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Section 5: Sequences And Series

5.1

SEQUENCES

5.1.1 Basic Definitions Concerning Sequences

Definition 1:

A sequence is a function whose domain is the set of positive integers.

Notation for Sequences:

Let u(n), with n

When we use this notation, u n will be called the n th term of the sequence.

N, be a sequence. We will denote this sequence by {u n } or {u 1 , u 2 ,

,

u n ,

.}.

Definition 2:

Let A R. A is said to be bounded above if there exists α R such that a α for each

a A. Further, such an α is said to be an upper bound for A.

Similarly, A is said to be bounded below if and only if there exists β R such that

β a for each a A. Further, such a β is said to be a lower bound for A.

Finally, A is said to be bounded if and only if A is bounded both above and below.

Examples:

N

is bounded below but not bounded.

Z

is neither bounded above or below.

[1, 1] is bounded.

1,

1

1

2 , 3 ,

,

1

n ,

is bounded.

Definition 3:

A sequence {u n } is said to be monotonic increasing if u n u n+1 for each n N.

Similarly, a sequence {u n } is said to be monotonic decreasing if u n+1 u n for each

n N. A sequence which is either monotonic increasing or monotonic decreasing will be

said to be monotonic.

Finally, we say {u n } is strictly monotonic increasing if u n < u n+1 for each n N.

Similarly, we have strictly monotonic decreasing sequences.

Definition 4:

A sequence {u n } is said to converge and to have limit L if and only if for each > 0,

there exists n 0 N such that |u n L| < whenever n > n 0 . If {u n } has limit L, we will

write L = lim

n→∞ u n .

If a sequence {u n } does not converge to any limit L, the sequence is said to diverge.

Page 5-2

5.1.2 Monotone Convergence Theorem

Theorem 1: Monotone Convergence Theorem

(i) If {u n } is a monotonic increasing sequence of real numbers that is bounded above, then

{u n } has a limit. Further, its limit α is the “least upper bound” of {u n }.

(ii) If {u n } is a monotonic decreasing sequence of real numbers that is bounded below,

then {u n } has a limit. Further, its limit β is the “greatest lower bound” of {u n }.

5.1.3 Properties of Convergent Sequences

The three theorems of this section are fundamental tools in analysing the behaviour of sequences.

Theorem 2: Let {u n } and {v n } be sequences, let u =
Theorem 2:
Let {u n } and {v n } be sequences, let u = lim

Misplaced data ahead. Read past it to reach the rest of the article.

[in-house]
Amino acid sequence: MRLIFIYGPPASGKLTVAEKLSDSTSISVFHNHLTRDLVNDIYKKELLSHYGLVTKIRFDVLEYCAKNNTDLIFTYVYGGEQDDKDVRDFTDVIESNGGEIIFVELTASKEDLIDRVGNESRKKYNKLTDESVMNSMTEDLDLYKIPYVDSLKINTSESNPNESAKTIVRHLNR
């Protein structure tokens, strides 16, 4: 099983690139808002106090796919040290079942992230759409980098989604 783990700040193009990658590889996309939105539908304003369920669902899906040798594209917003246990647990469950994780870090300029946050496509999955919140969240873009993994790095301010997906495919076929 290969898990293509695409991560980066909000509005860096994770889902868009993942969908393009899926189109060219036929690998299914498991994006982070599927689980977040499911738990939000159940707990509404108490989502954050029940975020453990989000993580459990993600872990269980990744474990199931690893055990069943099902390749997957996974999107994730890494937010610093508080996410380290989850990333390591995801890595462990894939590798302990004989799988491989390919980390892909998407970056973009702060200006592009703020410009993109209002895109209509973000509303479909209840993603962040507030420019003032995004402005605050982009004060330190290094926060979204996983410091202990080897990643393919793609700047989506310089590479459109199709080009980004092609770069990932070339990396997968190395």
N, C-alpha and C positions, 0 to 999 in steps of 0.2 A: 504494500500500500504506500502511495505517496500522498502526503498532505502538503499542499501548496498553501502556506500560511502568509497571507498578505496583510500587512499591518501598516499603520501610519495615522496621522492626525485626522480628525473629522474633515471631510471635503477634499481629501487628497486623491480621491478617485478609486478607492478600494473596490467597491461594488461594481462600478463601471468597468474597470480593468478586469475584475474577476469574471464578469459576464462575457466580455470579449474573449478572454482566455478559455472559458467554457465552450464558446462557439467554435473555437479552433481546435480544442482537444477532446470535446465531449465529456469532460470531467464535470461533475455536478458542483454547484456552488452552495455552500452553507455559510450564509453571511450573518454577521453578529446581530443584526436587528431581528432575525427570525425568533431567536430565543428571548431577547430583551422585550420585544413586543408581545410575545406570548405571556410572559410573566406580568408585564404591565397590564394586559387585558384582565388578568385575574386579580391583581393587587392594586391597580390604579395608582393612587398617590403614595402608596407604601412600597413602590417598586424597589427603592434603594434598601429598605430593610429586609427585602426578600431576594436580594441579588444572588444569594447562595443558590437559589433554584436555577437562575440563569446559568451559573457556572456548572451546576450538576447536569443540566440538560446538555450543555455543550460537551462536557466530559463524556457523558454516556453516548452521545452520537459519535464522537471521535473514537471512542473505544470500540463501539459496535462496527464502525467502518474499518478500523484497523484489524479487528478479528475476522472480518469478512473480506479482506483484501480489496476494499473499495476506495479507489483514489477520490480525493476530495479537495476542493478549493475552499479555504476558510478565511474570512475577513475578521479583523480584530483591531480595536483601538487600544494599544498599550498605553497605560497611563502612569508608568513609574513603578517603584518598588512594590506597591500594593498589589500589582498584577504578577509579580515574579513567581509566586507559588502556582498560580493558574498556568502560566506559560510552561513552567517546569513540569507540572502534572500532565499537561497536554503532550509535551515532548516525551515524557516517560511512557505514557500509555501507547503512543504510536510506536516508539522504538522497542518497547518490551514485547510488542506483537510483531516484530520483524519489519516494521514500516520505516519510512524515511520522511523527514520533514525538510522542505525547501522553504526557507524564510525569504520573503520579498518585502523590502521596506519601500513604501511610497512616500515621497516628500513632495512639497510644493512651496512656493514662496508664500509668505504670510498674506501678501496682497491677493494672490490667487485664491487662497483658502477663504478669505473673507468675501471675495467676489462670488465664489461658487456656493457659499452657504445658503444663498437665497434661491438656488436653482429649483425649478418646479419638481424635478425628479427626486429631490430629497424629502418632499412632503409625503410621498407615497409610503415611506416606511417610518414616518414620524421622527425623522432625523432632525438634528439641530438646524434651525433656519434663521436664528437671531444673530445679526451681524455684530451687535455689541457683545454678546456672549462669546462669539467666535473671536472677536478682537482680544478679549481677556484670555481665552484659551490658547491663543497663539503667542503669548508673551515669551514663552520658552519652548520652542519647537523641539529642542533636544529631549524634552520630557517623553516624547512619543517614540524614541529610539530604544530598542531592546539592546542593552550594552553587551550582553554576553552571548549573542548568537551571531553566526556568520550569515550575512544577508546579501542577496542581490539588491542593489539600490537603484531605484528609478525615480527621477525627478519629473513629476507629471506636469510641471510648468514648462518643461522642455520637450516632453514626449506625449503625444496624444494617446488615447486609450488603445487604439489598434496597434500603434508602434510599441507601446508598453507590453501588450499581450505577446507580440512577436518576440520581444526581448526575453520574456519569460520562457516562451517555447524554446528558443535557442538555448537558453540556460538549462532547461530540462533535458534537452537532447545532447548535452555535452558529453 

n→∞ u n and v = lim
n→∞ v n , and let a ∈ R. Then
(i)
n→∞ (u n + v n ) = u + v,
lim
(ii)
n→∞ (u n .v n ) = uv,
lim
(iii)
n→∞ (a.u n ) = au,
lim
(iv)
if for each n ∈ N, we have u n ≤ v n ,
then u = lim
n→∞ u n ≤ lim
n→∞ v n = v.

The following theorem is often called the “squeezing theorem” (or the “pinching theorem”), because it

gives information on the limit of a sequence whose terms are “squeezed” between those of two other

sequences.

Theorem 3:

Suppose that {u n }, {v n } and {w n } are sequences such that u n v n w n for all n N. If

n u n = lim

lim

n w n = L for some L, then lim

n v n exists and also equals L.

Example:

Let u n = sin n . Find

Solution:

We will show lim

We have

n

n u n (if it exists).

lim

n u n exists and equals 0.

for all n N. Also,

n 1 sin n n

1

n ,

lim

n→∞

1

n =

lim

n→∞

1

n = 0.

Therefore, by the Squeezing Theorem, lim n u n exists and equals 0.

Another basic tool for analysing sequences is given in the following theorem, which allows us to use

techniques developed for studying limits of functions (l’Hˆopitals’s rule, for example) to give us information

about limits of sequences.

Page 5-3

Theorem 4:

Let f : R R be a function.

If lim

x f (x) exists, then for n N, lim

n f (n) exists, and lim

x f (x) = lim

n f (n).

Example:

Let u n =

n + 1 , and hence f (x) =

n

2

x + 1 , for x R.

x

2

x f (x) = lim

lim

x→∞

x

+ 1 = 0 (by L’Hˆopital’s rule, or otherwise.)

x

2

Now f (n) = u n =

n + 1 , and so by Theorem 4, lim

n

2

n f (n) = 0.

Example:

In Exercise 2N, Question 4, L’Hˆopital’s rule should have been used to show that

x→∞ lim 1 + x x

1

= e.

It follows immediately from Theorem 4 that the sequence u n : u n = 1 + n n converges with limit

e.

1

Exercise 5A

1. Write down an example of each of the follow- ing:

(a)

a monotonic sequence that does not converge.

(b)

a bounded sequence that does not con- verge.

(c)

strictly monotonic increasing sequence which converges to 4.

(d)

a monotonic increasing sequence of in- tegers that converges.

(a)

2. Determine the values of r for which the

 

sequence {r n }

converges.

(b)

If {r n } converges, find the limit.

3. Determine whether or not the following se- quences converge. If they do, find their lim- its.

(a)

(b)

(c)

2n 1

n

(1) n

n

n 2 2n + 3

n

+ 1

2

ln(n + 1)

(d)

(e)

(f)

(g)

(h)

ln n

n

2

n

n

2

e

2

n

n

e n sin n {1 cos(n + 1)π}

4. Write down an expression for the n th term

for each of the following sequences. Find the limit of the sequences which converge.

(a)

(b)

(c)

(d)

(e)

2

2 , 3 , 3

1

4

4 , 5

,

.

.

.

1,

0,

1 1

1

1 1

, 1 2

, 1

3 ,

ln 2

2

,

2

3

ln 3 , ln 4

3

4

,

.

.

4

.

.

.

.

1,

2

3

4

2 2 1 2 , 3 2 2 2 , 4 2 3 2 ,

1

2 3

.

2 1

, 3 1

, 4

1 ,

2

3

4

.

.

continued next page

Page 5-4

5. We wish to prove that a sequence can have only one limit. Let {u n } be a sequence.

(a)

(b)

(c)

Write down the definition that

L =

lim

n→∞ u n .

Suppose that L 1 = lim

L

Write down the definition that

n u n and

1

= L.

L 1 =

lim

n→∞ u n .

Note that if 1 and 2 are any positive real numbers, there exist n 0 , m 0 N

5.2 INTRODUCTION TO SERIES

5.2.1 Sequences of Partial Sums

for which |L u n | < 1 if n > n 0 , and |L 1 u n | < 2 if n > m 0 .

Rewrite (c) in the particular case when 1 = 2 |L 1 L| and 2 = 2 |L 1 L|.

Use the triangle inequality and (d) to show that if |L 1 L| = 0, then |L 1 L| < |L 1 L|. This is clearly false. Thus, |L 1 L| = 0 and L 1 = L.

Hence, limits of convergent sequences are unique.

(d)

(e)

1

1

Definition 5:

Let {u n } be a sequence. We define a “new” sequence {s n }, called the sequence of partial

sums of {u n }, by the rule that s n =

n

i=1

u i , for each n N.

If we list the terms of {s n }, we see that

s 1 = u 1 ,

s 2 = u 1 + u 2 ,